“When localizing Korean webtoons for Chinese audiences, we have to balance faithfulness to the original text with readability for the audience,” said Wang Jun, who localized Misaeng, Baby Empress, and Solitary Lady. “Our goal is to accurately convey the meaning of the original text while ensuring everything reads naturally, without feeling like a translation. This means that we may need to adapt the text to the target language, even if it differs from the original form. For example, Korean often uses onomatopoeia to express the taste of food, while in Chinese, it may be more natural to use an adjective that describes the smell. We want to create translations that resonate locally, making the reading experience as enjoyable and immersive as possible.”
7. Crafting design adjustments tastefully
“For our design team, the challenge is to preserve the visual beauty and intended meaning of the source material by expertly packaging the carefully trimmed content created by the localization team with high-quality typography,” said Sumin An, a designer who worked on visuals for Overgeared, When the Villainess is in Love, and Solo Leveling. “For example, in Korean, the sound of a crash is written as ‘쾅(kwang),’ whereas in English we might need something longer like ‘KA BOOM.’ We’re always working to preserve the original flavor while making sure it resonates locally.”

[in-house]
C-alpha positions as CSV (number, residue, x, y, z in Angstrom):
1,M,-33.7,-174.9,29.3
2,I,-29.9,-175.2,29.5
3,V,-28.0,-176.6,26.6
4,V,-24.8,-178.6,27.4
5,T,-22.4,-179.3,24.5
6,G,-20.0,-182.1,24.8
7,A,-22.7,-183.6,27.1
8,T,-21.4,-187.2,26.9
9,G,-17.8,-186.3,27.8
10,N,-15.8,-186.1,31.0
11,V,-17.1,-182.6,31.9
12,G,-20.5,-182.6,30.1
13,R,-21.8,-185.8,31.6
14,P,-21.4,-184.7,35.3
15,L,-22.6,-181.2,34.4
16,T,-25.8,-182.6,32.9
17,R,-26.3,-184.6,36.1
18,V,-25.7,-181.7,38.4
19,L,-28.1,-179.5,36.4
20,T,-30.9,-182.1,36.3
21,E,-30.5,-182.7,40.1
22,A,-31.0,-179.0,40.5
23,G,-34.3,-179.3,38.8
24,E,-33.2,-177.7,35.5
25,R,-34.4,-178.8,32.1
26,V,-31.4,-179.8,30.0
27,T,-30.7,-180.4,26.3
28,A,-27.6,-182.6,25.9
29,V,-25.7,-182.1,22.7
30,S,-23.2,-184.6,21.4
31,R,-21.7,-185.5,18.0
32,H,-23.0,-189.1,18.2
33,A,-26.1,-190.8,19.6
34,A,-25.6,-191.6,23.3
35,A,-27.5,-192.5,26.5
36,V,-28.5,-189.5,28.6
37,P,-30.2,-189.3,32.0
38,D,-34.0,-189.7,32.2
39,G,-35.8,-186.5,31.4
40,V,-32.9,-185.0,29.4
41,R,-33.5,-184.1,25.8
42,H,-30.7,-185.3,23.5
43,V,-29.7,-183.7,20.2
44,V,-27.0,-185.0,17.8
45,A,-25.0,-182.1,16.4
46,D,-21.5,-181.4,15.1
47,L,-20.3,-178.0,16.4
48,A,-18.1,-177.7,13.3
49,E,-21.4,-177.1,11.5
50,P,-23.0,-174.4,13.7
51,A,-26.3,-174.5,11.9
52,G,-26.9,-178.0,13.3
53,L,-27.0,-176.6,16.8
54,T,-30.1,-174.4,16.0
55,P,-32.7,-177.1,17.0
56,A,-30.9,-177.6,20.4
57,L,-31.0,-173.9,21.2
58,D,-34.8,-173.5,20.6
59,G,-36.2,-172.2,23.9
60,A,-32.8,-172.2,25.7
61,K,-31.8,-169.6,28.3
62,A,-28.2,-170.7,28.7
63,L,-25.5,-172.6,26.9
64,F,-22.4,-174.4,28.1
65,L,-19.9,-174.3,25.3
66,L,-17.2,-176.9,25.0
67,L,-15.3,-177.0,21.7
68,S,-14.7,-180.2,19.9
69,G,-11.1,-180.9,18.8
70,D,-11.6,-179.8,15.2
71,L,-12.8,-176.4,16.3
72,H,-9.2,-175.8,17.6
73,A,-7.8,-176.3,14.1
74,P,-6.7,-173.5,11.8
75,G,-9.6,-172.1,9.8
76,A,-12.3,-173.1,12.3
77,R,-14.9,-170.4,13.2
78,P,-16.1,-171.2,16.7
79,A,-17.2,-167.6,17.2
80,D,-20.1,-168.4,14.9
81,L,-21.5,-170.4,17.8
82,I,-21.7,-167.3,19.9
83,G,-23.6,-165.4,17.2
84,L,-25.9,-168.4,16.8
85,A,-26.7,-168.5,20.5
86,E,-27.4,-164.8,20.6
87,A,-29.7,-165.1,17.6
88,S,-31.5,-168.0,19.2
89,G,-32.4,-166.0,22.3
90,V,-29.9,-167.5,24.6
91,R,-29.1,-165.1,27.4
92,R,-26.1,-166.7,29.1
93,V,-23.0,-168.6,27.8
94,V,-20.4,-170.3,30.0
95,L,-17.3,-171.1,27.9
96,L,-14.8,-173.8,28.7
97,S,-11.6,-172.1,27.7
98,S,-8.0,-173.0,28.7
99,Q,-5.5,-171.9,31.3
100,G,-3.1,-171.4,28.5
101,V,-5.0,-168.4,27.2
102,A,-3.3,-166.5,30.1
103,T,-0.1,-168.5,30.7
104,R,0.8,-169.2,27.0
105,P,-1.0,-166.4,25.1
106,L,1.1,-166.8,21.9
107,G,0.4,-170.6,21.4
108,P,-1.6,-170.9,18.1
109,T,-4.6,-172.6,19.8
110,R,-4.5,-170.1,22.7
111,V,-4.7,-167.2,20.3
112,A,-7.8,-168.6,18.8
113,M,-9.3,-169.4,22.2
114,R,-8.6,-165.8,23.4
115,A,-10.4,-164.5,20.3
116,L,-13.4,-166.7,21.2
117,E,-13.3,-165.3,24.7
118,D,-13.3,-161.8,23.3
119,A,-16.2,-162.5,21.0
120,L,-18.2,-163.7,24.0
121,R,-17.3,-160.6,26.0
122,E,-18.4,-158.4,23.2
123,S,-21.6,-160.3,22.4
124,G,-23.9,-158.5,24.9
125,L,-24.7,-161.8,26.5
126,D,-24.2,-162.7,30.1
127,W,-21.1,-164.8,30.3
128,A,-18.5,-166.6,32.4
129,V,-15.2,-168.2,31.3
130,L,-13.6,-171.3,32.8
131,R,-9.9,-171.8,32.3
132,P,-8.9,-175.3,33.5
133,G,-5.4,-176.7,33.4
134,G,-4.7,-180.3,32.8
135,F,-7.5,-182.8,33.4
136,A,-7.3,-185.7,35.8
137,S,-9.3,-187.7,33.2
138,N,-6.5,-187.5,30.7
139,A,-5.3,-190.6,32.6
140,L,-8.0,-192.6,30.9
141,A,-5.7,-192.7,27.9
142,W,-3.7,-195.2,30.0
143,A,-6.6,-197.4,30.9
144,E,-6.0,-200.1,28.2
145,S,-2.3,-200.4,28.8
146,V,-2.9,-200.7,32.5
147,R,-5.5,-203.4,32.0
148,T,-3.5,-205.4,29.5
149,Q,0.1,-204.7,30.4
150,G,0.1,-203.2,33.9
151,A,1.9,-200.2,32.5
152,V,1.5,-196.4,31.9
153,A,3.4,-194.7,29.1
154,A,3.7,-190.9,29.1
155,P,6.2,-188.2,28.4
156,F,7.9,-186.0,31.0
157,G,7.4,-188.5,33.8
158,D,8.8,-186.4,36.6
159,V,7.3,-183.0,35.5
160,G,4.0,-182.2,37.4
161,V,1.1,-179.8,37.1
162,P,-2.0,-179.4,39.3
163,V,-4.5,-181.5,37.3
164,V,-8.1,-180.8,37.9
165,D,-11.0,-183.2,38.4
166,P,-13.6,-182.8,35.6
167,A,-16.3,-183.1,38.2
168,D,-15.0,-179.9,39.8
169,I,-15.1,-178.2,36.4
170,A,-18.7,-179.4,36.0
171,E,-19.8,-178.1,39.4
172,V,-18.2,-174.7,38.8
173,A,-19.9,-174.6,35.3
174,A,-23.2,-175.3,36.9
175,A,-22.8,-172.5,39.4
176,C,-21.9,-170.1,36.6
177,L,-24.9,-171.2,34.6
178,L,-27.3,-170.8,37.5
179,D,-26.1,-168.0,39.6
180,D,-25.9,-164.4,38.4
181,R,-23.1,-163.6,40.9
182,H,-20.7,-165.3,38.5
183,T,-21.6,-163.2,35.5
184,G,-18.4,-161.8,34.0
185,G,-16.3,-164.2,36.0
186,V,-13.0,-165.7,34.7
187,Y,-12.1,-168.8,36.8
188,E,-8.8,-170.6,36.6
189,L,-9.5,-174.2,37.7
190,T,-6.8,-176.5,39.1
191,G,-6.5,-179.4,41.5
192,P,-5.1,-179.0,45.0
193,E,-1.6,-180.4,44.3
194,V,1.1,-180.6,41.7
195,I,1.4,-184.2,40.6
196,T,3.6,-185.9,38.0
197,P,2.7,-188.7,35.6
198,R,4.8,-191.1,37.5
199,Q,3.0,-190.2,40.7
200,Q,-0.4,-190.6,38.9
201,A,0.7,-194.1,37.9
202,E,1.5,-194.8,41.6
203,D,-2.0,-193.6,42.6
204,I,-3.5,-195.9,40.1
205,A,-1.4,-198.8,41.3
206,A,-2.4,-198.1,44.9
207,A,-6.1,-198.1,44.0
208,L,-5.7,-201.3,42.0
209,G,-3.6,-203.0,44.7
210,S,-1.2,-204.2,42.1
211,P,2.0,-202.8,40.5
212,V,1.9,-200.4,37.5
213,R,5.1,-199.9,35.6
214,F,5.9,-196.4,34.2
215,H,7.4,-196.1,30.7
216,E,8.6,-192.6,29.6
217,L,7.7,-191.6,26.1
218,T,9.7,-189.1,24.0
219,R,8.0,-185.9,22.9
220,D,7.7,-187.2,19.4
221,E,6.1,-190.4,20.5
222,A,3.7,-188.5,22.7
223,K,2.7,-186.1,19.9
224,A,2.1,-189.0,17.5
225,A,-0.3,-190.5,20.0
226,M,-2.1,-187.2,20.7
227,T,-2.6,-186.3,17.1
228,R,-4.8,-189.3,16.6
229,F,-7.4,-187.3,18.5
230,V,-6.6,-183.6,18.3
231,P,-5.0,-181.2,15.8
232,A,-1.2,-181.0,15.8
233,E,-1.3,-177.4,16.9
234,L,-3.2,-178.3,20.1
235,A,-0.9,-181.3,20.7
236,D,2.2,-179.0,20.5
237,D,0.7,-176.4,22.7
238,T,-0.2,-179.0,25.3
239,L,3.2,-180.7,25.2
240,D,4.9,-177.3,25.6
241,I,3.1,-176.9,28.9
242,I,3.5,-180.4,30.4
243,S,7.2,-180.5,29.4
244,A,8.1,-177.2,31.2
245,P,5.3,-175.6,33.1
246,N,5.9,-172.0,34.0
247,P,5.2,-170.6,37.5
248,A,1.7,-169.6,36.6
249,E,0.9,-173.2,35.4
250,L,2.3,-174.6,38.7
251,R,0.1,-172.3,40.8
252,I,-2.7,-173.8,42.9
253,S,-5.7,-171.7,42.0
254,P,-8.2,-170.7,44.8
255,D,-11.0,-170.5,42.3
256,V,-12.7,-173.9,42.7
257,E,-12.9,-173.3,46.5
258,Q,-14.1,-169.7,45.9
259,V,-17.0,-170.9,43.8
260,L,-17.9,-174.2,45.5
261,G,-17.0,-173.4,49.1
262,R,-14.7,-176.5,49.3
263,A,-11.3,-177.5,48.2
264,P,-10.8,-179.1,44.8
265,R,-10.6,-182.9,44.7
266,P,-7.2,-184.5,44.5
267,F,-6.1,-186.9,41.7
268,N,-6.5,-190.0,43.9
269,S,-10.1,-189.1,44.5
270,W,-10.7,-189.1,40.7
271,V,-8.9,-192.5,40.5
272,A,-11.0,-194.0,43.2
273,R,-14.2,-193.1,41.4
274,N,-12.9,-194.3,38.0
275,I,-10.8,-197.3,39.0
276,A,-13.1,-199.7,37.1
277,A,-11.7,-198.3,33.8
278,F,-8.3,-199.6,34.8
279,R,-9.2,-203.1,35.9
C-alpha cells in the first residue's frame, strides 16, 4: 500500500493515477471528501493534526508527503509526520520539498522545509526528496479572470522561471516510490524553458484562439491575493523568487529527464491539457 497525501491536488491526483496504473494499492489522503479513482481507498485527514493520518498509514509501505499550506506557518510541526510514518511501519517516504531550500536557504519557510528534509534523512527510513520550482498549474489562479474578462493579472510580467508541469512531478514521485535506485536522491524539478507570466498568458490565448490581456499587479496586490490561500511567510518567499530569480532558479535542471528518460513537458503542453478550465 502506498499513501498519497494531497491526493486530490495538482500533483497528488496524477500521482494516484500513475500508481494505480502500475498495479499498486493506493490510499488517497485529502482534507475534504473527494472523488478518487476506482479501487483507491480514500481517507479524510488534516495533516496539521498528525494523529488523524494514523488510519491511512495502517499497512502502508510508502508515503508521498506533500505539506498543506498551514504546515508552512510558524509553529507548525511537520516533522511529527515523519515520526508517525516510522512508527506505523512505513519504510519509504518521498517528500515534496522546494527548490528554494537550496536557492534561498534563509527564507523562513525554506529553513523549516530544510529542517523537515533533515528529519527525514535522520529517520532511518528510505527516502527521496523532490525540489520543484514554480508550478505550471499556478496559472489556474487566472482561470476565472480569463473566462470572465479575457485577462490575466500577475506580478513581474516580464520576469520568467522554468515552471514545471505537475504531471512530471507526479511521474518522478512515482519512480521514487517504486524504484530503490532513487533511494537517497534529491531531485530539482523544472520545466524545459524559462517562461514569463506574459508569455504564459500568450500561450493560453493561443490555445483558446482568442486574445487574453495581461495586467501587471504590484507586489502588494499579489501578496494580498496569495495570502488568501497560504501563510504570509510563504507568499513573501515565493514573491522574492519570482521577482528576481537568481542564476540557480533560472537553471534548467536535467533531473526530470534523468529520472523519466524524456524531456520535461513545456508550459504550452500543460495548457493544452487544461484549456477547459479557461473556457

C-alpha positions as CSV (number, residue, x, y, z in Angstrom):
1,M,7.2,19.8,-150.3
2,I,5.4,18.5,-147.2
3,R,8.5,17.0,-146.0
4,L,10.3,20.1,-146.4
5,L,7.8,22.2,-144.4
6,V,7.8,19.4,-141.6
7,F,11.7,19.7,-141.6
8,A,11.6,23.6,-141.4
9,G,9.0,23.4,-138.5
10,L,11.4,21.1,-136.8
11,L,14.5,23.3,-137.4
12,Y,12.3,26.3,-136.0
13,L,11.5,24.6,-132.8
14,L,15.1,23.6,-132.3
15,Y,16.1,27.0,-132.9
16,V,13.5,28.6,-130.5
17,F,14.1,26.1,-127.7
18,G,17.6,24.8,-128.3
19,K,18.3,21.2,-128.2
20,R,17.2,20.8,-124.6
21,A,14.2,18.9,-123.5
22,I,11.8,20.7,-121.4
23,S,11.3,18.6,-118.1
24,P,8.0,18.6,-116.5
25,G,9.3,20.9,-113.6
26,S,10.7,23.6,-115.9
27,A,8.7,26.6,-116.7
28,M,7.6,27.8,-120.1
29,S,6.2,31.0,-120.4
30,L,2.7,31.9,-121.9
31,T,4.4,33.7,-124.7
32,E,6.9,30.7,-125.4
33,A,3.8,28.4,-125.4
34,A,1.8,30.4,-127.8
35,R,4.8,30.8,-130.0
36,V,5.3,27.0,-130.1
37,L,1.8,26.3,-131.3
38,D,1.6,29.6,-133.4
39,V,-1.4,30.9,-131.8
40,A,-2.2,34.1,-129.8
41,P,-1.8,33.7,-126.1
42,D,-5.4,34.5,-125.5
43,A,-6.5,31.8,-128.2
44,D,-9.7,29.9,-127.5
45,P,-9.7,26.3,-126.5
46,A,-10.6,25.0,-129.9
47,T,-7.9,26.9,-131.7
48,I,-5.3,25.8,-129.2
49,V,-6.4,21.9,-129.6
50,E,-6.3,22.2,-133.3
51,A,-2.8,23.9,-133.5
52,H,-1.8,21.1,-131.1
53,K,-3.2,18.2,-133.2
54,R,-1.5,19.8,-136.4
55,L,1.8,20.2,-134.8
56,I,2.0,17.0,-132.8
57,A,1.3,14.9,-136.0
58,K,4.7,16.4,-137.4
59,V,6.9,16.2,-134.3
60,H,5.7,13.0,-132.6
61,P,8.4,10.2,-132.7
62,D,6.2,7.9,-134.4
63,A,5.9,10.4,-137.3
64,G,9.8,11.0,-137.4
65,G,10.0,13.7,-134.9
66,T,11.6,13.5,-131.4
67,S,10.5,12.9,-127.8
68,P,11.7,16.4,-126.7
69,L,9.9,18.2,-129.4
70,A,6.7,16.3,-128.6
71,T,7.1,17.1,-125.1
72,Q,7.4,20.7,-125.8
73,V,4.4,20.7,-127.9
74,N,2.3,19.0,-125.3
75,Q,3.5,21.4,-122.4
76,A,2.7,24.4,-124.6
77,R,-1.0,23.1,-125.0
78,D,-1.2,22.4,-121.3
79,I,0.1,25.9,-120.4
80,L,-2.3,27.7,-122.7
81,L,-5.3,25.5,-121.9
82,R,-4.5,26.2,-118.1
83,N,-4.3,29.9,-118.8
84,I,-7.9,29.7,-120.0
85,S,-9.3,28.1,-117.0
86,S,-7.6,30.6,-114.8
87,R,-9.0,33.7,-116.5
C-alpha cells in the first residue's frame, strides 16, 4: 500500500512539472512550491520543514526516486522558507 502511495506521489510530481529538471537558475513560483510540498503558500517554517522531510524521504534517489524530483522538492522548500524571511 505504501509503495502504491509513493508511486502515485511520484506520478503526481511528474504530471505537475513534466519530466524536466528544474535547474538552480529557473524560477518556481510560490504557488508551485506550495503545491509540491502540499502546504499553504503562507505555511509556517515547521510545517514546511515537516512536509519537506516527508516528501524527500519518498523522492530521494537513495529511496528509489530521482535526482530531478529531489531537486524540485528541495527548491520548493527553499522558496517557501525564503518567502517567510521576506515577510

James Park, Kiwi Vine’s CEO is passionate about the work his teams do to bring great Korean content to the world. He gets the last word!
“Our team of creatives come from different backgrounds, but they all share the same goal: delivering absolute quality so readers can simply immerse themselves in the story and enjoy, without ever once thinking about translation quality,” said James Park, Kiwi Vine CEO. “We are committed to expanding our language offerings to reach even more readers worldwide, and as we do, we’ll continue to nurture the multicultural team diversity that is the core of our success.”